Union of the Kingdom of Aragon and the County of Barcelona
Conquest of the Kingdom of Majorca
Conquest of the Kingdom of Valencia
Conquest of the Kingdom of Sardinia
Conquest of the Kingdom of Naples
Napoleon's invasion of Aragon
The Crown of Aragon was a composite monarchy, also nowadays referred to as a confederation of individual polities or kingdoms ruled by one king with a personal and dynastic union of the Kingdom of Aragon and the County of Barcelona. At the height of its power in the 14th and 15th centuries, the Crown of Aragon was a thalassocracy (a state with primarily maritime realms) controlling a large portion of present-day eastern Spain, parts of what is now southern France, and a Mediterranean "empire" which included the Balearic Islands, Sicily, Corsica, Sardinia, Malta, Southern Italy (from 1442) and parts of Greece (until 1388). The component realms of the Crown were not united politically except at the level of the king, who ruled over each autonomous polity according to its own laws, raising funds under each tax structure, dealing separately with each Corts or Cortes. Put in contemporary terms, it has sometimes been considered that the different lands of the Crown of Aragon (mainly the Kingdom of Aragon, the Principality of Catalonia and the Kingdom of Valencia) functioned more as a confederation than as a single kingdom.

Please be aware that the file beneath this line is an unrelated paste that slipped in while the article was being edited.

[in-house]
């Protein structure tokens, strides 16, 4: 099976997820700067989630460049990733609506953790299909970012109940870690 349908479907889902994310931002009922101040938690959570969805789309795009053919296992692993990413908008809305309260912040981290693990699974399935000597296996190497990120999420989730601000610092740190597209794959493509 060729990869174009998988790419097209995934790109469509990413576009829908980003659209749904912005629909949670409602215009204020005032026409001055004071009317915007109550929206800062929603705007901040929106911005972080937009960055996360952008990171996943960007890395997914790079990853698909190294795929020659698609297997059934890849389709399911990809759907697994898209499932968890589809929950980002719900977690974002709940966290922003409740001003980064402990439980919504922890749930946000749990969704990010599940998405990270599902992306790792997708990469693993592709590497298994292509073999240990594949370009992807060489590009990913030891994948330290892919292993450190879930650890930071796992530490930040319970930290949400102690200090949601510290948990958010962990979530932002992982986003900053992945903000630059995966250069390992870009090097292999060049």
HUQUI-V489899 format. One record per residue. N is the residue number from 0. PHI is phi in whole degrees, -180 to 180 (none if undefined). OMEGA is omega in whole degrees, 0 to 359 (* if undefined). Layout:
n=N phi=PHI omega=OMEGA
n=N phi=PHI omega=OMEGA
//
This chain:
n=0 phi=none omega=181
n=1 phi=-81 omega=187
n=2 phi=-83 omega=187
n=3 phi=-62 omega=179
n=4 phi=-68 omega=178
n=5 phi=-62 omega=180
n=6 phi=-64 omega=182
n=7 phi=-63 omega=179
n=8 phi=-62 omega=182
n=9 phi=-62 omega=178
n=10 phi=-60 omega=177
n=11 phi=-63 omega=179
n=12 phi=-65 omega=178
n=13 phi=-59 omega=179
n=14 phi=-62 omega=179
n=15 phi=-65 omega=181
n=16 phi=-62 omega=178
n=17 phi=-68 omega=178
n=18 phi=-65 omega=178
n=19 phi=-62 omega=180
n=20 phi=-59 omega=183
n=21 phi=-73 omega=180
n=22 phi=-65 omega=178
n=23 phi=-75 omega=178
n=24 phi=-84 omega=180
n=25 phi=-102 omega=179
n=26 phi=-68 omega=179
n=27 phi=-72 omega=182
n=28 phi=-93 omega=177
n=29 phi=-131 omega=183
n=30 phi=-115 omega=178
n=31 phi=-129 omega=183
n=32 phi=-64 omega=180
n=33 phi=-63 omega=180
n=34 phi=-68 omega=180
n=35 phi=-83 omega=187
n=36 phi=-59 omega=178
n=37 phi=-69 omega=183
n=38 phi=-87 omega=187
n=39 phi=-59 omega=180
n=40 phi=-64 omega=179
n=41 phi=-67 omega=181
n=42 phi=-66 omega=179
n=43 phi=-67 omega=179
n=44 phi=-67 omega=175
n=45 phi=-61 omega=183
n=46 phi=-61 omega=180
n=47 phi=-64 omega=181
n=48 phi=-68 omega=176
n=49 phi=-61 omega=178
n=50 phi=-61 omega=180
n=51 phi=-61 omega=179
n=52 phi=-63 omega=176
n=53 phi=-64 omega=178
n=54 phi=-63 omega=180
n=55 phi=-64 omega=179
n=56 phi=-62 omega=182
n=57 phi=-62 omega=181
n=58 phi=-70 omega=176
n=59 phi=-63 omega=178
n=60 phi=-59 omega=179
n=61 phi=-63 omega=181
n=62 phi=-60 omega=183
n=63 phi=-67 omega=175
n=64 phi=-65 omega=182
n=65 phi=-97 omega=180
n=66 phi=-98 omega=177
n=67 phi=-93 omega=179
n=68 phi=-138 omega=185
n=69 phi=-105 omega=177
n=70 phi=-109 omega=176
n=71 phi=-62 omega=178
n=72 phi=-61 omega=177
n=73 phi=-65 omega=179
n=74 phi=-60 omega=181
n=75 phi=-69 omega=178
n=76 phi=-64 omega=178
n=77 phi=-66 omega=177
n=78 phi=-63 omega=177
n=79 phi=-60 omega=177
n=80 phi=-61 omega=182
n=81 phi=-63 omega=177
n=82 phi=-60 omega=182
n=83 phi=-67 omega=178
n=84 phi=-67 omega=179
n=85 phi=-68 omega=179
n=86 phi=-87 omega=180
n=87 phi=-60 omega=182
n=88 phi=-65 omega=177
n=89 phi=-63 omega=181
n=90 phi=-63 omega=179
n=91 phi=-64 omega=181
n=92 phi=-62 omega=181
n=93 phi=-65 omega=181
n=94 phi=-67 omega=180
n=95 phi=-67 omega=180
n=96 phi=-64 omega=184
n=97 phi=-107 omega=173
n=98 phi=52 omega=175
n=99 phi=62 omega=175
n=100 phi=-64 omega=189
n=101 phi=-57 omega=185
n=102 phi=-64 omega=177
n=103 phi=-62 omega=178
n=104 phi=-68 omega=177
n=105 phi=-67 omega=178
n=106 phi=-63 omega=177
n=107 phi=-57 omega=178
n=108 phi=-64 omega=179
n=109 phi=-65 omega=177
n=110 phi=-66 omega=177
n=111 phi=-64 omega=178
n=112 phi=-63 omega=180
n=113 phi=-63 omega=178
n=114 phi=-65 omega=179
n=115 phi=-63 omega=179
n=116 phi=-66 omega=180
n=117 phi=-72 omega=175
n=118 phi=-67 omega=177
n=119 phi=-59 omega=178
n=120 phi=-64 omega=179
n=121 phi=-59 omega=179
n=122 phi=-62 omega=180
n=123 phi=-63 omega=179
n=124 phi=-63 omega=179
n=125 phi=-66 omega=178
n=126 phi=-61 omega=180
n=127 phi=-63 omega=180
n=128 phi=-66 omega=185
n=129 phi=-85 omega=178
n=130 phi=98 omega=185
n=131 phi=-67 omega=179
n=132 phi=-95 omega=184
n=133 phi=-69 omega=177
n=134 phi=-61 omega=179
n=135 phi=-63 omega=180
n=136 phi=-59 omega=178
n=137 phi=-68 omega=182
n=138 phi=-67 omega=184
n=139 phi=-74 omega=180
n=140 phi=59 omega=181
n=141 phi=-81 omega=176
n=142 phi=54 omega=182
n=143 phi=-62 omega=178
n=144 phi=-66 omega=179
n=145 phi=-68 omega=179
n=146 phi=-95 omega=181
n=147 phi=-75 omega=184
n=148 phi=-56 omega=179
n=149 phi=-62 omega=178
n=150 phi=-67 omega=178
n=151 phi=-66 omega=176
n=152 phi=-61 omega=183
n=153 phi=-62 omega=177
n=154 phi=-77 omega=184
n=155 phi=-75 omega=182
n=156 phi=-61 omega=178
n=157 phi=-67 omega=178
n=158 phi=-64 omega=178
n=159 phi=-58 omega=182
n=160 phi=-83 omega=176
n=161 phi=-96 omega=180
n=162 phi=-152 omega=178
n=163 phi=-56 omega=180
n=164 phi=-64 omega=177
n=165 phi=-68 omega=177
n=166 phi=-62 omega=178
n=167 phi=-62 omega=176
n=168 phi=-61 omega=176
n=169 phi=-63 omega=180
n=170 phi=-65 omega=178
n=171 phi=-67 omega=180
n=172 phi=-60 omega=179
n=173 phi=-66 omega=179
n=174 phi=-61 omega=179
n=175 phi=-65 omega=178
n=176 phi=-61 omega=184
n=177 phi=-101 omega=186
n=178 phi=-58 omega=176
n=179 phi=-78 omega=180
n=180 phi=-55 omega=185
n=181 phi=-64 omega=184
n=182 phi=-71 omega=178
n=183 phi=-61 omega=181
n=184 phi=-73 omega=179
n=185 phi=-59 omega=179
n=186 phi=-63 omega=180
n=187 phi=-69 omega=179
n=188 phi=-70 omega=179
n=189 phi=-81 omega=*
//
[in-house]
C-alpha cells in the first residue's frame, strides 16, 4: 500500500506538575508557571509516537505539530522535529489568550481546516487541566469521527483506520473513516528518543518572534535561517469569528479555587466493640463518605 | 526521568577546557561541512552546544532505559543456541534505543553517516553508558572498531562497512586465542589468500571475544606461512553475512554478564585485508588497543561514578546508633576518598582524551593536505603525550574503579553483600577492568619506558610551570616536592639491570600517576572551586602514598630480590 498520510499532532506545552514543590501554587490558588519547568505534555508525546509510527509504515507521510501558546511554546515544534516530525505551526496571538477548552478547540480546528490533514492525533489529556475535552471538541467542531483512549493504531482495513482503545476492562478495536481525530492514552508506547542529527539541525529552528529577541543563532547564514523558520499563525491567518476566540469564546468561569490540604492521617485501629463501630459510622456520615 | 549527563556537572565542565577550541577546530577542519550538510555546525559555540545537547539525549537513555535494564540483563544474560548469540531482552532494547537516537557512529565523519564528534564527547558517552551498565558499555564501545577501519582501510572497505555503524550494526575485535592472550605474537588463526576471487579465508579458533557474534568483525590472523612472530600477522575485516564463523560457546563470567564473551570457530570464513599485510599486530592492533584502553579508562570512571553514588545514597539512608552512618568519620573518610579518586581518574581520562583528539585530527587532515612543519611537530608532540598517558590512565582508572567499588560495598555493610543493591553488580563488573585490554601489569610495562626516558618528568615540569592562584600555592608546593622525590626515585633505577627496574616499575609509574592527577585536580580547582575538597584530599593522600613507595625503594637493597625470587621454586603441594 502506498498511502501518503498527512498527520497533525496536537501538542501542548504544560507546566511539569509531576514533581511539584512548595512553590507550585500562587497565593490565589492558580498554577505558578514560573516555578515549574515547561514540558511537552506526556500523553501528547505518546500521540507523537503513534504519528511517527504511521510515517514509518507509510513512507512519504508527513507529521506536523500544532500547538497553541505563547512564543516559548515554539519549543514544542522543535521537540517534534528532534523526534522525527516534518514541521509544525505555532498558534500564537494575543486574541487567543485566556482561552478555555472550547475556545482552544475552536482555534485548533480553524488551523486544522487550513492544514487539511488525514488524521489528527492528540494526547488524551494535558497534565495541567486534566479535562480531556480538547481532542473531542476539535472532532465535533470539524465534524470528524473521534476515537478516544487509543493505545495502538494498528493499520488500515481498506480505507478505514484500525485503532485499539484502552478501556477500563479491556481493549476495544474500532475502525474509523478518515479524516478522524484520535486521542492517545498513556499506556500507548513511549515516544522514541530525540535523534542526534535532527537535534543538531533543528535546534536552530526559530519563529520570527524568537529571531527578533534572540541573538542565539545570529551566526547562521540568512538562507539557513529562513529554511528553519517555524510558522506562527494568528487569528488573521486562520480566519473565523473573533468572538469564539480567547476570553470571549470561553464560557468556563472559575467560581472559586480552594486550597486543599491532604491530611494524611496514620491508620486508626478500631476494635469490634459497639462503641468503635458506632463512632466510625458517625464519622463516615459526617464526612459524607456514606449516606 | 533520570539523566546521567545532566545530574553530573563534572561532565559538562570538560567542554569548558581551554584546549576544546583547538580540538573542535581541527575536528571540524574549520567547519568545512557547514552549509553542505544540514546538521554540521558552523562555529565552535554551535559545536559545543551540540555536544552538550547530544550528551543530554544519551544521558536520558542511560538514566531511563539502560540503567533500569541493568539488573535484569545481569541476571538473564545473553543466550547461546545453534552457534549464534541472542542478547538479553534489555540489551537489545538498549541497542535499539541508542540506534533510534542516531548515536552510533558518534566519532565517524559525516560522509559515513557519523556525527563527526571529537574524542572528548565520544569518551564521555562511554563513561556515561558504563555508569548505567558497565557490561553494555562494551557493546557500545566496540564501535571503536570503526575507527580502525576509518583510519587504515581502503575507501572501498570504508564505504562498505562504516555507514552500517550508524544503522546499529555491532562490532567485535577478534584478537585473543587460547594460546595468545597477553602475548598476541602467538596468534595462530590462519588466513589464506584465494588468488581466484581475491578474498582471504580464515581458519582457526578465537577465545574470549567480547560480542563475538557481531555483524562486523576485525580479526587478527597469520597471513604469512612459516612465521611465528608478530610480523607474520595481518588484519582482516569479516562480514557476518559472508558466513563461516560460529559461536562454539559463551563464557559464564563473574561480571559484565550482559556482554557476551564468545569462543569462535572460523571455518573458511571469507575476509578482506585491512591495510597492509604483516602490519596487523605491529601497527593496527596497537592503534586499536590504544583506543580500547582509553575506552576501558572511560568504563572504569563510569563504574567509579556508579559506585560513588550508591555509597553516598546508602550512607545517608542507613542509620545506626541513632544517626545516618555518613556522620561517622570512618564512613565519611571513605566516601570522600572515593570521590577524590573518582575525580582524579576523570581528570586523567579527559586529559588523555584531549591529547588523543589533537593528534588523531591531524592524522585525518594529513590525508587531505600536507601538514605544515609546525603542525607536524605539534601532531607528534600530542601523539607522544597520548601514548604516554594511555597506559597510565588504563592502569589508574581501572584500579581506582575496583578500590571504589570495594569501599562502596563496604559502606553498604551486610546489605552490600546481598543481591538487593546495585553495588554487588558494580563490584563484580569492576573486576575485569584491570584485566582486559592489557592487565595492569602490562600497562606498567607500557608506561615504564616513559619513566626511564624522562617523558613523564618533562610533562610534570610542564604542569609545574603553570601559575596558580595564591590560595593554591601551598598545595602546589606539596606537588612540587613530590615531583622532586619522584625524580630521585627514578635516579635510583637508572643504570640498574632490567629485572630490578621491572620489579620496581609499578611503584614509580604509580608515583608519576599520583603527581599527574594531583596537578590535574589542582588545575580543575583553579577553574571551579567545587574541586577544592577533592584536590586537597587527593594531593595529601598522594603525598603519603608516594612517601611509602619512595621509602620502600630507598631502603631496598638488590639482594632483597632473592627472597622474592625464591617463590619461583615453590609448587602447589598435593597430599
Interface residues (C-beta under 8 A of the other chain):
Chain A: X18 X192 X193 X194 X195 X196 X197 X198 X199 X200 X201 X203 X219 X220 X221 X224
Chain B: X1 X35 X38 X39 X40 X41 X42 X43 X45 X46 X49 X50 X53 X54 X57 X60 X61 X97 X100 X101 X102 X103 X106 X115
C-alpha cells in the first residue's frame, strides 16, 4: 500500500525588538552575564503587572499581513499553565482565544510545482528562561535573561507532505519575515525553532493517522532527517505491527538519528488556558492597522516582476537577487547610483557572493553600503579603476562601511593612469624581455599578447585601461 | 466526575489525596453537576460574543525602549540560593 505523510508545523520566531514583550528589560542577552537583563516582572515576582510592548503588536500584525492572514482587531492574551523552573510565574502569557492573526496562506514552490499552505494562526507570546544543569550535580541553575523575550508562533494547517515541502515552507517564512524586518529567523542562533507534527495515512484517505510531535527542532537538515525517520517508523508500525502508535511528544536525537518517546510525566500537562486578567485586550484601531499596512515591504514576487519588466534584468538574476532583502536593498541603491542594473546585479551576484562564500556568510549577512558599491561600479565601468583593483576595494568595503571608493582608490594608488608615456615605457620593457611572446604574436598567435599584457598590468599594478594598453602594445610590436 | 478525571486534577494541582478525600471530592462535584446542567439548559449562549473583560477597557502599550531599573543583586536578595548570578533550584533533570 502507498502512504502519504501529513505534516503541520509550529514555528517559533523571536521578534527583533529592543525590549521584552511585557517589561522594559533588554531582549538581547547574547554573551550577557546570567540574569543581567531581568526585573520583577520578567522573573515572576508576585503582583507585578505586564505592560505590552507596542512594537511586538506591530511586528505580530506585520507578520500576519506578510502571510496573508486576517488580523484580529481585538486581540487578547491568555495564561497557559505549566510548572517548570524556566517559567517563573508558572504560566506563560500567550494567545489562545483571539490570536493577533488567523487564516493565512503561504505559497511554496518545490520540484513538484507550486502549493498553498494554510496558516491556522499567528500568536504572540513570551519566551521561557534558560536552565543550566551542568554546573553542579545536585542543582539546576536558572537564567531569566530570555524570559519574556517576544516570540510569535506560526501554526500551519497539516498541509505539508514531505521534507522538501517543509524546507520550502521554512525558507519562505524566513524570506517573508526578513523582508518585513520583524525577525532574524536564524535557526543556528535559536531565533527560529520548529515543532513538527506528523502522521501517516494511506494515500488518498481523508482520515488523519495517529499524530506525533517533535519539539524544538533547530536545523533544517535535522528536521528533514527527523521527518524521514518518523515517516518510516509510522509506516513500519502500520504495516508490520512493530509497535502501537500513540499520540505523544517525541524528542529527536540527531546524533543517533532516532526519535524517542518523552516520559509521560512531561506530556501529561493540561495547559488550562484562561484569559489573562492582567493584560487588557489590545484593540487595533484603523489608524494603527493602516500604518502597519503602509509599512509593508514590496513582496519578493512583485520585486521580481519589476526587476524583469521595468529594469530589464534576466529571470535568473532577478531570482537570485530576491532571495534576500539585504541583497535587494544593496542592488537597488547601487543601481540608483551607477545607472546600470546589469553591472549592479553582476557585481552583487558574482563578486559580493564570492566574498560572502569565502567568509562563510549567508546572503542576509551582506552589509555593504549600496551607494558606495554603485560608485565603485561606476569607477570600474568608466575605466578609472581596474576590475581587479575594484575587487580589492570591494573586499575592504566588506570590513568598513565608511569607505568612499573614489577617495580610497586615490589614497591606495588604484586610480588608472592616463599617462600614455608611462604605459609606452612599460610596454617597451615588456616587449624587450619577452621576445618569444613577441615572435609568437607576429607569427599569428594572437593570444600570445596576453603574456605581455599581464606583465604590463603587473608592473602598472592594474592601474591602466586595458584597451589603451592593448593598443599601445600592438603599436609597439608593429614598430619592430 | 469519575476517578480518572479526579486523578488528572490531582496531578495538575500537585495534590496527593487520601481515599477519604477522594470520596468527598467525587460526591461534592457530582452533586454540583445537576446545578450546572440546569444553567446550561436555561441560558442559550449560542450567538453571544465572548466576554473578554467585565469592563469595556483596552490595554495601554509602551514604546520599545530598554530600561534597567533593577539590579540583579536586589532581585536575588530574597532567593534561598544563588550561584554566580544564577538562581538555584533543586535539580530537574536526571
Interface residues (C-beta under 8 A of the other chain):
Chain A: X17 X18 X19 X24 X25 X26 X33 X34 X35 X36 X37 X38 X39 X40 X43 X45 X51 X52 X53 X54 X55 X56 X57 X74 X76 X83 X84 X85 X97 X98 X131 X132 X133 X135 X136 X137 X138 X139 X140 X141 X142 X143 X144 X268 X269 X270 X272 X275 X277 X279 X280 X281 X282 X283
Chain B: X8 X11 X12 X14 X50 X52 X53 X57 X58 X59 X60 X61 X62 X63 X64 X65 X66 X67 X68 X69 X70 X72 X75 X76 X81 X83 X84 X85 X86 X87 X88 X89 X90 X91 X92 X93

However, beginning with George I, the push for unification under a single monarch began. George, an English prince, sought to model his new kingdom after his home. He relied on contradicting peace agreements with both Castile to his west and France to his north to prevent either one from invading him. However, George later became involved in the crises of his brothers in the Wars of the English Succession. George and his son fought a losing war that resulted in war with France and loss of Sicilian possessions. Their descendants pointed to this loss of territory as a need for unification and by the time of John IV, all the territories in the Crown were either united under Aragon (mainland possessions) or in personal union (the islands and Sicily).
The independent Crown of Aragon met its end at the hands of Napoleon in the early 19th century. Aragonese relations fled to Sicily, where they were able to secure independence. Today Aragon is part of the Napoleonic Empire. The title King of Aragon is held by the emperor.